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Worker Inhales Radioactive Materials

Employee inhaled small amount of radioactive plutonium and americium

Paraphrased by
Steve Waldrop

A Fluor Hanford worker recently inhaled a small amount of radioactive plutonium and americium at the plutonium Finishing plant. According to tests performed on the employee, the inhaled amount was below dangerous levels prescribed by federal regulations.

However, the employee is being kept out of radiation control areas until the end of the year to reduce his chance of more radiation exposure, said Fluor spokesman Michael Turner. Exposures at that level are considered minor by the Department of Energy's radiation standards. An increase of cancer can occur if sufficient amounts of those particles accumulate in a person's lungs.

This was the first plutonium inhalation incident involving a Fluor worker in at least four years, company officials said. The accident occurred in the PFP area where ovenlike muffle furnaces bake scrap plutonium into safer forms. Most of that work is done inside gloveboxes where workers can safely handle instruments and materials inside the boxes' radioactive interiors.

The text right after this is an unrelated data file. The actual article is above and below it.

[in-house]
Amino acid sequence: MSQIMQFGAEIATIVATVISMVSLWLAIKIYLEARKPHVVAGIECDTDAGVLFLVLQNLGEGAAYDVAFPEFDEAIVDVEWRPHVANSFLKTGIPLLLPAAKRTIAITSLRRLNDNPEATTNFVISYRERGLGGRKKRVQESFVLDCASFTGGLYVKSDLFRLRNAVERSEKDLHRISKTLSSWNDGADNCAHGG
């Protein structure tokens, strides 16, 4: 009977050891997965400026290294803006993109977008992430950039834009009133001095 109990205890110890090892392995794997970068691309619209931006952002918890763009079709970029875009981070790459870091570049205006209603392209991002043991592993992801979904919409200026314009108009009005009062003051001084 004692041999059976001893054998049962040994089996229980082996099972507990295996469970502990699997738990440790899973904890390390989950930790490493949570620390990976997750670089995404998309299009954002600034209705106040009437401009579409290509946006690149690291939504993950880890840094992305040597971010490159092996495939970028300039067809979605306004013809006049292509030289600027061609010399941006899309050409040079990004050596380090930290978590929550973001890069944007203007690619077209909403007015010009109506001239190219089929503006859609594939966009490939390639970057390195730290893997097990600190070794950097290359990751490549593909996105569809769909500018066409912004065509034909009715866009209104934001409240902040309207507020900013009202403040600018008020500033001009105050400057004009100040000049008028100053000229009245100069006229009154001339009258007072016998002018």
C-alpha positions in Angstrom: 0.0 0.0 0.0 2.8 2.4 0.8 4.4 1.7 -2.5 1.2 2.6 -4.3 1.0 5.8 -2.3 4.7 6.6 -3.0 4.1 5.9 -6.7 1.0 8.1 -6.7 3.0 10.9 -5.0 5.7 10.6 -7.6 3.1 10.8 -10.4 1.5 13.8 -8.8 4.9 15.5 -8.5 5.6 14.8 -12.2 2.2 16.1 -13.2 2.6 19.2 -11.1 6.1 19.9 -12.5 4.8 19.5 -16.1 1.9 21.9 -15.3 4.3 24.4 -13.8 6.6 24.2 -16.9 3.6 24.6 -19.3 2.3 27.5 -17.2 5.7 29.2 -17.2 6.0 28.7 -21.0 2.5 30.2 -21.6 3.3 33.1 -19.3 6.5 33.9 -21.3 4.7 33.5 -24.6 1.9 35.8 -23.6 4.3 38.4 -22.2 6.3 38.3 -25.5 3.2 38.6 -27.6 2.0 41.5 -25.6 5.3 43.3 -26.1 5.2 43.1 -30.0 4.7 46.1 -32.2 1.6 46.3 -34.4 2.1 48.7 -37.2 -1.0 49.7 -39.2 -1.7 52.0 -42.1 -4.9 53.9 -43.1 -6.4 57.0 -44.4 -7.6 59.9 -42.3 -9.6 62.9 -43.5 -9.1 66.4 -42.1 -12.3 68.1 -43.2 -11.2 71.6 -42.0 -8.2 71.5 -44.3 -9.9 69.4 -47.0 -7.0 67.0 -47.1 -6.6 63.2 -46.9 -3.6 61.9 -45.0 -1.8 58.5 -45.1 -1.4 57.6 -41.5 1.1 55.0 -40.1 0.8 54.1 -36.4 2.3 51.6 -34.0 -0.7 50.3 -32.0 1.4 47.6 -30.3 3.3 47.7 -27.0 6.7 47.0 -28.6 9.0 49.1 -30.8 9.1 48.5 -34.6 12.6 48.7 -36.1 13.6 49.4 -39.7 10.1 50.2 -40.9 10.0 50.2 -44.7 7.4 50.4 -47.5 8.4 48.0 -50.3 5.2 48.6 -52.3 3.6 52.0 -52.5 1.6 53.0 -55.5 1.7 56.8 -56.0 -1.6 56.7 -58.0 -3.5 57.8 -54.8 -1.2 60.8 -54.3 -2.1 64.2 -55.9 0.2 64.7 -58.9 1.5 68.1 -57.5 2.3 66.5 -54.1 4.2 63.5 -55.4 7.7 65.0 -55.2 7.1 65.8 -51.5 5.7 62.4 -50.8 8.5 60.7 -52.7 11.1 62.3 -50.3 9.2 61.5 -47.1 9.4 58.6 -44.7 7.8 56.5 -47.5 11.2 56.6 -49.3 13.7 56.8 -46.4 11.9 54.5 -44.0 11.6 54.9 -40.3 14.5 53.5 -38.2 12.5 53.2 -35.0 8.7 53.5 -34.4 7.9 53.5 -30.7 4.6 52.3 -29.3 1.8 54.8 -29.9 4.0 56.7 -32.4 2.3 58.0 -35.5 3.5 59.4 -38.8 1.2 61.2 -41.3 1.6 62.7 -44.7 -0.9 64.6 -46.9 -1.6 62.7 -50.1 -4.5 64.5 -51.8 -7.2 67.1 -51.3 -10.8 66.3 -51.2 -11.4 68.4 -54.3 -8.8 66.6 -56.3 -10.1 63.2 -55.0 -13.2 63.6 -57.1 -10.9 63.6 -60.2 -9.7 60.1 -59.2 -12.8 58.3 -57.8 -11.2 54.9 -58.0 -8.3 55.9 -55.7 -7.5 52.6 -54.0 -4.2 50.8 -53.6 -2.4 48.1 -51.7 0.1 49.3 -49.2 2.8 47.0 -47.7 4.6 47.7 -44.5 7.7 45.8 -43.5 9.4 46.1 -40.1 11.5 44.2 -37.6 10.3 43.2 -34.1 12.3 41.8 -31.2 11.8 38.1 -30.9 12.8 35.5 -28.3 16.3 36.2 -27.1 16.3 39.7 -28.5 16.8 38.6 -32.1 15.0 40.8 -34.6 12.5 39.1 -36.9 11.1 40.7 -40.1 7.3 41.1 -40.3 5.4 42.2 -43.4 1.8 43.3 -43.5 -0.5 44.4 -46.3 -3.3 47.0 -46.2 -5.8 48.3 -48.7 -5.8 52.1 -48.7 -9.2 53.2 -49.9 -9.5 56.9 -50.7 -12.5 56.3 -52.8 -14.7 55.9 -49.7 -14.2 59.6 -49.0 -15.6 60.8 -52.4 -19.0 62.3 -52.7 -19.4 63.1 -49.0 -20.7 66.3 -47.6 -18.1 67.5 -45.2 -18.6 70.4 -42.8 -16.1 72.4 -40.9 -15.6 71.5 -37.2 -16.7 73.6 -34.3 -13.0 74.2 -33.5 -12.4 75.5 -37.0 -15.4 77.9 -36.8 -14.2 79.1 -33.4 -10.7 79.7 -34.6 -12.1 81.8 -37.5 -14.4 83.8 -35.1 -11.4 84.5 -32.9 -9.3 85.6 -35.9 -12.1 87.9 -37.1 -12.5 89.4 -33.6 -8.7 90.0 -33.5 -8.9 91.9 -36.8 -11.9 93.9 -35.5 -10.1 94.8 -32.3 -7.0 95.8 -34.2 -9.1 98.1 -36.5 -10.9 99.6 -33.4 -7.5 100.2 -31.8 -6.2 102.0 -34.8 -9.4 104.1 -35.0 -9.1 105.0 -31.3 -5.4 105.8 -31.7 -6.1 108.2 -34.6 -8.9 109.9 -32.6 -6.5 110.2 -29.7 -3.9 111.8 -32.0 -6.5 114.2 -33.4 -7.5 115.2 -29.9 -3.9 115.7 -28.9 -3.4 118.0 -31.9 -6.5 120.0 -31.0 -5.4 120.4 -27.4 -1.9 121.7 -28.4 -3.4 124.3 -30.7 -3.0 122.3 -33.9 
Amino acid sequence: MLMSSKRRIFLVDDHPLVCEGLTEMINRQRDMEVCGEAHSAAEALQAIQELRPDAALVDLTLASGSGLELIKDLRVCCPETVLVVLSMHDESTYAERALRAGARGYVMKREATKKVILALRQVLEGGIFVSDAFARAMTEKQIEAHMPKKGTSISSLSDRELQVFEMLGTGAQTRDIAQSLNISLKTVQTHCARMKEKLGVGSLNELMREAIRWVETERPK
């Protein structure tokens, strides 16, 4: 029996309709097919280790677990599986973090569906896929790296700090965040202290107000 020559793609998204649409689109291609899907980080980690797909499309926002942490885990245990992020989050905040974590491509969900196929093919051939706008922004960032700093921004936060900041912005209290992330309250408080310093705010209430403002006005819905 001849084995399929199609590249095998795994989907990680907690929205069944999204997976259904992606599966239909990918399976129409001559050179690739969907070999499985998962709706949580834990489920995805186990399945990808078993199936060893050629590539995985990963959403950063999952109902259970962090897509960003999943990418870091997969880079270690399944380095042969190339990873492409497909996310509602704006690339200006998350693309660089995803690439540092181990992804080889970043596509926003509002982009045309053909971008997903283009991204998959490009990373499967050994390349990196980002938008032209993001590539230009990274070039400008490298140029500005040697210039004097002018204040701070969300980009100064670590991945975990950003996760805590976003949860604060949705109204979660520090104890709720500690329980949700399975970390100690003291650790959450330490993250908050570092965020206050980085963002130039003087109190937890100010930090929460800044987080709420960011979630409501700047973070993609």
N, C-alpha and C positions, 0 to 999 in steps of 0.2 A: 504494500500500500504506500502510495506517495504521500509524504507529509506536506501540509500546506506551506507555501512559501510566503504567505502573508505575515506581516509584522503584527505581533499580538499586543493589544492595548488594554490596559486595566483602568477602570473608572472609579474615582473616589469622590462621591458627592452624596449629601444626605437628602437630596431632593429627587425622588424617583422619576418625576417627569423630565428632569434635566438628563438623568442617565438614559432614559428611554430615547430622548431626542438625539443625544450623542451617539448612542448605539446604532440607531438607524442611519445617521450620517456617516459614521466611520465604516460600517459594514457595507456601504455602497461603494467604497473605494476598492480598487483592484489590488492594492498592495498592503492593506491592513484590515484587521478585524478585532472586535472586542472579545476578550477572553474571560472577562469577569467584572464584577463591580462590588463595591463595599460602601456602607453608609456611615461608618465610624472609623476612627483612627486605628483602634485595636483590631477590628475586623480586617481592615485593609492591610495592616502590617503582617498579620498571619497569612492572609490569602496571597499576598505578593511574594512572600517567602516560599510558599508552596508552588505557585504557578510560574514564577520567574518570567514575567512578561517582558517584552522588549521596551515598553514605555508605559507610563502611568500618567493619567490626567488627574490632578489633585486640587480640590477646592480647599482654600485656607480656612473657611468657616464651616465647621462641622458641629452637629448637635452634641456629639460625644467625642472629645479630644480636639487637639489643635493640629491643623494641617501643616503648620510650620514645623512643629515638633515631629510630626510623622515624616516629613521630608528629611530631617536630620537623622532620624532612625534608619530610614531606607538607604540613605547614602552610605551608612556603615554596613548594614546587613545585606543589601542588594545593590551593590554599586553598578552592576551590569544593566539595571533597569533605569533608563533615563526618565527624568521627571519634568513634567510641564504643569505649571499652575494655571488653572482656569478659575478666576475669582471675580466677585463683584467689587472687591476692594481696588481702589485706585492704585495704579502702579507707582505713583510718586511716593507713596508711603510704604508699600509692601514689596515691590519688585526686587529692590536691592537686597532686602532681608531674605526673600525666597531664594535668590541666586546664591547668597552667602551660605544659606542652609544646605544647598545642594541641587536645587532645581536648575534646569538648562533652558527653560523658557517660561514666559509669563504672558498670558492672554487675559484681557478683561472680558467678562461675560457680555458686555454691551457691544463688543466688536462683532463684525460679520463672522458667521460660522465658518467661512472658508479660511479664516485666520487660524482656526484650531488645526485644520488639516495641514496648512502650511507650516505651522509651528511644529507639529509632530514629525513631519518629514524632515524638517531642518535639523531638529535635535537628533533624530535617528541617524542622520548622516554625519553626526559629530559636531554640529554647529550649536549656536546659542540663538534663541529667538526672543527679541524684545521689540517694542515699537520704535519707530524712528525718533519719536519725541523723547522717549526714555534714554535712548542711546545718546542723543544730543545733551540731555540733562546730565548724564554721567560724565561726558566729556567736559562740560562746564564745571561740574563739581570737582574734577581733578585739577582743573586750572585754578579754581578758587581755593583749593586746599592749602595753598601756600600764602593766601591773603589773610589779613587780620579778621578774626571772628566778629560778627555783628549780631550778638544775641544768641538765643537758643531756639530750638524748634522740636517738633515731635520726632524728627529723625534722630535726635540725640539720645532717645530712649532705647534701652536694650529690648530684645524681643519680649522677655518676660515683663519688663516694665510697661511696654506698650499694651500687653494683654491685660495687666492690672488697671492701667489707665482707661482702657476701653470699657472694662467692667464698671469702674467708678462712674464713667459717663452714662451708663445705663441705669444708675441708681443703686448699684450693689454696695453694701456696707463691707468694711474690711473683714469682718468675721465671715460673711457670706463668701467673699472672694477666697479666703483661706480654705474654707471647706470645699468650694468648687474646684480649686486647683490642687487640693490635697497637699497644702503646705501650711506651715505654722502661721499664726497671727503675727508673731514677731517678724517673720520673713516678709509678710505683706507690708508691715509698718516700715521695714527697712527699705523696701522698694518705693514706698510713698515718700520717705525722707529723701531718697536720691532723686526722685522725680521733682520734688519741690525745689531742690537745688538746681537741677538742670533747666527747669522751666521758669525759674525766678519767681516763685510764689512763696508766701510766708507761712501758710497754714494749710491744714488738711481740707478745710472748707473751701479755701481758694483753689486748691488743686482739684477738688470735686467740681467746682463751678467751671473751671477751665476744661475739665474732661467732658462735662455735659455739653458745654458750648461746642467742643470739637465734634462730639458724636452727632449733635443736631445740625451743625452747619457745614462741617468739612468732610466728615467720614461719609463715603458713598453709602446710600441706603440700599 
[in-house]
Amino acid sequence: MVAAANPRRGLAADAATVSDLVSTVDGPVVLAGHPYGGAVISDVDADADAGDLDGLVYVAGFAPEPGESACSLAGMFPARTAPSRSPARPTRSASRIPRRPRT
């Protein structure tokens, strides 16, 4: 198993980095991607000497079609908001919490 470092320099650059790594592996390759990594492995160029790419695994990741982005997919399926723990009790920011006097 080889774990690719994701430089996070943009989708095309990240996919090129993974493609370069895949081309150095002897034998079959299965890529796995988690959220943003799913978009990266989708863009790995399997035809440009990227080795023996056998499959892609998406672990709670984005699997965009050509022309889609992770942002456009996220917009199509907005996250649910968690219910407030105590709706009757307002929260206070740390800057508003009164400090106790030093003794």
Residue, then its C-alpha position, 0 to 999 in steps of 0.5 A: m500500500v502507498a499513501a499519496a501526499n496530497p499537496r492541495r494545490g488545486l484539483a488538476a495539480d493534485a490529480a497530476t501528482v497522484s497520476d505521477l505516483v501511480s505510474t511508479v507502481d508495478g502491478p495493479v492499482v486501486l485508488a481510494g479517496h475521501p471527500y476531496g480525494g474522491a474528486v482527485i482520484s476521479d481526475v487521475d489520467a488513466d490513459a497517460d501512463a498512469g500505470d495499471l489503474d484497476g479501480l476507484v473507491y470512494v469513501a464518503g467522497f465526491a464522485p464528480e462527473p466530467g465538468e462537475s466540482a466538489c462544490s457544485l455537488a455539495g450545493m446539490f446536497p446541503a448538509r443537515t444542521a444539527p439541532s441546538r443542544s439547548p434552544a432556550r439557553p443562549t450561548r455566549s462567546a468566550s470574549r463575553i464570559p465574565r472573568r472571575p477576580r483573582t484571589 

The unidentified employee was routinely inspecting a glovebox, putting his hands into the gloves. After pulling out his hands and trying to leave the radiation control area, the worker discovered he was contaminated. That stopped the work in that room. And three other people in the chamber also were checked. The worker inspecting the glovebox was the only one who was confirmed as contaminated. A hole was found in a finger of a glove he inserted his hand into while inspecting the glovebox, Turner said. He apparently contaminated his finger, and radioactive particles then apparently reached his mouth or nose.

In 1998, two Fluor employees inhaled small amounts of plutonium from an air line leading into a PFP glovebox. Their exposures also were below DOE's annual radiation dose limits.